Measurement of Degree of Market Success
As stated in the case study, LEGO Friends has been introduced to the market as a supplement to the current product range. Therefore, the management can implement a few measures to assess the market success for LEGO Friends. Firstly, the management can measure profitability. The company may assess if they have money left after paying for the operating expenses such as rent and wages and any debt (Hollensen 2016). However, if very little or no finance is left; the chances of success may begin to dwindle. Further, the customer base shall be measured. If the customer base is effectively reaching the target market, then the company has a vibrant customer base. Lastly, measuring customer satisfaction shall help in determining the level of contentment of the customers. If the customers are highly satisfied, it shall indicate that the organization is moving in the right direction (Kotabe 2014).
Consideration of Cultural Customisation Strategy
Cultural Customisation can be defined as a strategy or step to reach the global audience. In the given case scenario, LEGO is considering to expand in the Middle East or Japan. It is important for them to consider cultural customisation strategy as the business practices of the Middle East are different from that of the West. The Middle East people consider follow up activities done in person. They do not prefer doing business over phone or e-mail. The business partners must be greeted with the Islamic greeting. Also, the time differences have to be considered. The female staff members are advised to refrain from any physical contact including handshake. In case of expansion in Japan, negotiations are considered as a matter of deep seriousness. They prefer having verbal agreements than a written one. For both cases, the management of LEGO Friends must provide cross-cultural training to the employees. They must also be taught the basics of Arabic and Japanese language so that the communication is smooth. Therefore, LEGO Friends must consider the cultural differences when expanding across borders (Merkin, Taras and Steel 2014).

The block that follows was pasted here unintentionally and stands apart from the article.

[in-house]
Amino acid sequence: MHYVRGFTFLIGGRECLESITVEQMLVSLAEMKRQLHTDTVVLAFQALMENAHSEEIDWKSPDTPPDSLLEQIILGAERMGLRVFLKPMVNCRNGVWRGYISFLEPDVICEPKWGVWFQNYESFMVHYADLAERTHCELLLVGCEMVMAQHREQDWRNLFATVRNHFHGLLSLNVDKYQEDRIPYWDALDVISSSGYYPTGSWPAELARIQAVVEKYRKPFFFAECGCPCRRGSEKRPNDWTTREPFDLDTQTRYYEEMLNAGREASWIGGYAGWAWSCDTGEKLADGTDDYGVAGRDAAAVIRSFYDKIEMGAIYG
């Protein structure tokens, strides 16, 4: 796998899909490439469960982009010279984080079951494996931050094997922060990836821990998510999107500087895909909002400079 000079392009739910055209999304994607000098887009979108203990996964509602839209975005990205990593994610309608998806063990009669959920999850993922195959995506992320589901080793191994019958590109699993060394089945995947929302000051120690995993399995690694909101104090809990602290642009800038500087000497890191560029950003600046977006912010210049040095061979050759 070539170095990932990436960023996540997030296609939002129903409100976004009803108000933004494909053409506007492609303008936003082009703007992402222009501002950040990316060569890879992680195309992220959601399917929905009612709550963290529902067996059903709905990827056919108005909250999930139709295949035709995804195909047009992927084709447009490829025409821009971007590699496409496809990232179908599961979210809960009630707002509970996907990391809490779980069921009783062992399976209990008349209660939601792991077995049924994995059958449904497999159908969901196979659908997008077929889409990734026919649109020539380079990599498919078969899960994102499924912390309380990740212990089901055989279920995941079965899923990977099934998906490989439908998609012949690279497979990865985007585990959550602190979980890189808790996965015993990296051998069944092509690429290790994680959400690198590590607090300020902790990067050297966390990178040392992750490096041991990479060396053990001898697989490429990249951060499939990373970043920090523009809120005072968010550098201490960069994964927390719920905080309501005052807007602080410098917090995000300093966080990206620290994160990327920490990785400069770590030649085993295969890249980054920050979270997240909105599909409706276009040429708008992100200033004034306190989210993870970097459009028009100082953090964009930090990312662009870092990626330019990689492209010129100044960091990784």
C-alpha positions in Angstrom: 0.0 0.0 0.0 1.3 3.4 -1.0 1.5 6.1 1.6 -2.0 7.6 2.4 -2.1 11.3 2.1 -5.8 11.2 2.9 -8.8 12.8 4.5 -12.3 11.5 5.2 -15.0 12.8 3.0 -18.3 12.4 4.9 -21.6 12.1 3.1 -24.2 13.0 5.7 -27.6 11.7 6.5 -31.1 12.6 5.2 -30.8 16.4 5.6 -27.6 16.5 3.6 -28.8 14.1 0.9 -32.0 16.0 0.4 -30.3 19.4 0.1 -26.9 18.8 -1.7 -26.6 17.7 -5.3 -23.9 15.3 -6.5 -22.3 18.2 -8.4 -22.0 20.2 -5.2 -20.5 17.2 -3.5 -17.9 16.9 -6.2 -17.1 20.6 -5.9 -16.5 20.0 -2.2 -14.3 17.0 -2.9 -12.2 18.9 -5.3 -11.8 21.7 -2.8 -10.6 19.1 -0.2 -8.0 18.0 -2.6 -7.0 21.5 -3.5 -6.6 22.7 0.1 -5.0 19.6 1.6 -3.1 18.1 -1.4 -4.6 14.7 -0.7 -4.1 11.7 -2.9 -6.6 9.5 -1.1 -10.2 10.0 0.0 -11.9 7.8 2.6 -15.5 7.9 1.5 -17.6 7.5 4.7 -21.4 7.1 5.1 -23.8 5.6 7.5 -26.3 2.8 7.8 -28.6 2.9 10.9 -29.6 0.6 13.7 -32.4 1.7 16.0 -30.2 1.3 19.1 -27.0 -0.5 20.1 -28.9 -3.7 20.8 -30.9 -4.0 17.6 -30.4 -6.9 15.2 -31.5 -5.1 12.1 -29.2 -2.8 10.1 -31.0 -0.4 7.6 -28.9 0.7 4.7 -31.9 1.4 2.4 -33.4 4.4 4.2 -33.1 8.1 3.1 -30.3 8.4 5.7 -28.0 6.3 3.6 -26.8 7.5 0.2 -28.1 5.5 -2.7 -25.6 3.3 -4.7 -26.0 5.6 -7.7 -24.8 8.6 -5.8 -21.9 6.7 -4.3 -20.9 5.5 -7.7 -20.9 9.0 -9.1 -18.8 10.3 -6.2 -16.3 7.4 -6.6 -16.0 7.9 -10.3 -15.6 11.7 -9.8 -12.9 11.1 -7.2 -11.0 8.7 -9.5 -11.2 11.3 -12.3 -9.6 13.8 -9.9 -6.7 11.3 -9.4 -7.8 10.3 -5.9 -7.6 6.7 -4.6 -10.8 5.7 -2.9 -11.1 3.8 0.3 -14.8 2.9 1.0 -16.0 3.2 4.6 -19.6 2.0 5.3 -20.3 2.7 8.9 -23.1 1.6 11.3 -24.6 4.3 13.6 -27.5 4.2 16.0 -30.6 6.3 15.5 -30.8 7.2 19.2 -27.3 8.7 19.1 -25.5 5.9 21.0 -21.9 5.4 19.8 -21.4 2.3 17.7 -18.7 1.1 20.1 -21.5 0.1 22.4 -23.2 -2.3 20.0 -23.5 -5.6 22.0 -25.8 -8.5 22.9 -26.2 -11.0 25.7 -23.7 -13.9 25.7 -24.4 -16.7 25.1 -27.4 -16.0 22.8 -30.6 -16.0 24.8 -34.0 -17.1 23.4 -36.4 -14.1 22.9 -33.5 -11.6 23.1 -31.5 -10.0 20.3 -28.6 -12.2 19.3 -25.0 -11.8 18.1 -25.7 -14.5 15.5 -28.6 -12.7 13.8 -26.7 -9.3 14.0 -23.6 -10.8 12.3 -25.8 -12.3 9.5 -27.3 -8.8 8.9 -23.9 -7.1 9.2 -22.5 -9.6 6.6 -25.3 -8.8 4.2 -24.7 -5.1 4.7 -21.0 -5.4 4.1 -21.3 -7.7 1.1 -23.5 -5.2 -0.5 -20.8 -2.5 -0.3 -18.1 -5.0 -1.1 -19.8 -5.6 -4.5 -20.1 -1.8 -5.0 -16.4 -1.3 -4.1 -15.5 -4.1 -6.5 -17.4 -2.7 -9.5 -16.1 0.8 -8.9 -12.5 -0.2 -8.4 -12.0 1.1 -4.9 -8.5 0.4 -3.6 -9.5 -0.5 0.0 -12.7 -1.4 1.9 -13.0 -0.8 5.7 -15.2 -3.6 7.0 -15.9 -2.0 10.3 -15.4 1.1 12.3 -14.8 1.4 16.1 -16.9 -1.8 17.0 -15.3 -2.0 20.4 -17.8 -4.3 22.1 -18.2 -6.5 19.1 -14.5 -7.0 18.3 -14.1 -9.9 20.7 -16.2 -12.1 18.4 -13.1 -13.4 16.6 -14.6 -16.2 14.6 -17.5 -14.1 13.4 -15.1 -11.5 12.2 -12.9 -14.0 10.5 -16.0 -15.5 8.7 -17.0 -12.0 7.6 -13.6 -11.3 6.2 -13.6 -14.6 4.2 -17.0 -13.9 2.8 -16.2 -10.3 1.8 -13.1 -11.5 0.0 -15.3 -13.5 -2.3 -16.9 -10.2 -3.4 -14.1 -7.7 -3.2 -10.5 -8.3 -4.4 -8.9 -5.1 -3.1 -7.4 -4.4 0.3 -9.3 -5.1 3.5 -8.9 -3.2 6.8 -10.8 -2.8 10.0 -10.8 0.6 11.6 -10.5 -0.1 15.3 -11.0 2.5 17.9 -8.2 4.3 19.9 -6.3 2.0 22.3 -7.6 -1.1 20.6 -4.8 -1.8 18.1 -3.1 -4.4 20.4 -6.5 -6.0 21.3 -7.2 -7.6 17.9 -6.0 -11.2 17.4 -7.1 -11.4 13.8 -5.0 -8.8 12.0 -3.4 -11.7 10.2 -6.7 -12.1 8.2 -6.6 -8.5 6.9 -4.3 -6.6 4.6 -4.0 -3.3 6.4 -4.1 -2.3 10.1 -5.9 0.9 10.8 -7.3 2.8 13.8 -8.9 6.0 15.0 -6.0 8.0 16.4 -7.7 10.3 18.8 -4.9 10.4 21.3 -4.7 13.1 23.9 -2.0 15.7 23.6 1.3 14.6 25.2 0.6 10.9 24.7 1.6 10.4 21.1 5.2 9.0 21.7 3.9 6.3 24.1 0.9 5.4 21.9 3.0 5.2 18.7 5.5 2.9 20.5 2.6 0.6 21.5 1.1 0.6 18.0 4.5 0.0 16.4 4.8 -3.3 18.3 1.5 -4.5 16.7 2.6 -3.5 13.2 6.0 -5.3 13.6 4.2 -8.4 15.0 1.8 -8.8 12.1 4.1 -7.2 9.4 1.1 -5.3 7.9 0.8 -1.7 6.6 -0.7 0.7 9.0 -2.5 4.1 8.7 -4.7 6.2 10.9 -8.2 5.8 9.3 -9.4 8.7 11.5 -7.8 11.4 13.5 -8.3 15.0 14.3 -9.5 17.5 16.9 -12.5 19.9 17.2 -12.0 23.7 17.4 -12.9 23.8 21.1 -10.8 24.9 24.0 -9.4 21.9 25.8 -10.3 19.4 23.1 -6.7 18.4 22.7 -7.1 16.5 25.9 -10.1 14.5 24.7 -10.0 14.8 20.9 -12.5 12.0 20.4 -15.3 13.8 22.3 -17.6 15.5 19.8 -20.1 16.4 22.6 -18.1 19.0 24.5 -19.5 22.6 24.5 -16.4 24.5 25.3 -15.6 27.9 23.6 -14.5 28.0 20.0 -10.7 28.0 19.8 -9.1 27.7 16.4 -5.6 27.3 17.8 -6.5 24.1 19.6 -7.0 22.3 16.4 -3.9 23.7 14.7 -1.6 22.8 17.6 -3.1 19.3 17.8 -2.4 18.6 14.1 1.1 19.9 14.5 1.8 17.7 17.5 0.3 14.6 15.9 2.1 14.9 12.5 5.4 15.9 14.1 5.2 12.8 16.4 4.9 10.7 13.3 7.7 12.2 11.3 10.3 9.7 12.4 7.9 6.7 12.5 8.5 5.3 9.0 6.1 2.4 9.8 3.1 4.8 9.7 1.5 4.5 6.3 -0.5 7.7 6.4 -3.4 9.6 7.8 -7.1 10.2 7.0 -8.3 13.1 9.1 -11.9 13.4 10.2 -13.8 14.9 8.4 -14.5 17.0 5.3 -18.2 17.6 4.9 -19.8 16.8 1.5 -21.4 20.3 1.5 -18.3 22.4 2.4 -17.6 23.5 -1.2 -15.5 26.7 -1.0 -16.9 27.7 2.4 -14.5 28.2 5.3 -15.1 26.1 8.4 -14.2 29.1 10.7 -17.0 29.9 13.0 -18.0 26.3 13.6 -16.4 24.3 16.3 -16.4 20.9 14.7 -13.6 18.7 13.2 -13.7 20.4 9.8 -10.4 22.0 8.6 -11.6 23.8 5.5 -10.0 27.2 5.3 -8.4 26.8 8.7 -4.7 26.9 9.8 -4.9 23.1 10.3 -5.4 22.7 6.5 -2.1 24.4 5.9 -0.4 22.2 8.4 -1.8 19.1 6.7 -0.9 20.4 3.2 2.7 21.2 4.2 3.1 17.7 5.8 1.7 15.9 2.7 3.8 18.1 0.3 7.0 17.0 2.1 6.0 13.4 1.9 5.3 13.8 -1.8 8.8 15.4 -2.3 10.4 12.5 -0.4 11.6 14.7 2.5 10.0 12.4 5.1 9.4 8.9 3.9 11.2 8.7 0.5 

Conclusively, countries such as China and India face poverty, majority of the people are not ready to pay a higher price for the product. The customers have to pay a premium price for obtaining quality products. The brand keeps multiple themes such as camp of Heartlake city, farmer’s market theme, nursing sets, Pop Star sets and camping theme. The type of retailing that suits LEGO Friends is E-Tailing. The customers can filter the age group of the children and their gender to girls or boys as desired by them. In case of expansion in Japan, negotiations are considered as a matter of deep seriousness.
Fletcher, R. and Crawford, H., 2013. International marketing. 6th ed. Australia: Pearson Education.
Graham, J., Gilly, . and Cateora, ., 2015. International Marketing. 17th ed. Singapore: McGraw Hill Education.
Hollensen, S., 2016. Global marketing. 7th ed. UK: Pearson Education.
Hollensen, S., 2014. Global marketing: a decision-oriented approach. Harlow. New York. Financial Times Prentice Hall.
Kotabe, M., 2014. Global marketing management. 1st ed. USA: John Wiley.
Merkin, R., Taras, V. and Steel, P., 2014. State of the art themes in cross-cultural communication research: A systematic and meta-analytic review. International Journal of Intercultural Relations, 38, pp.1-23.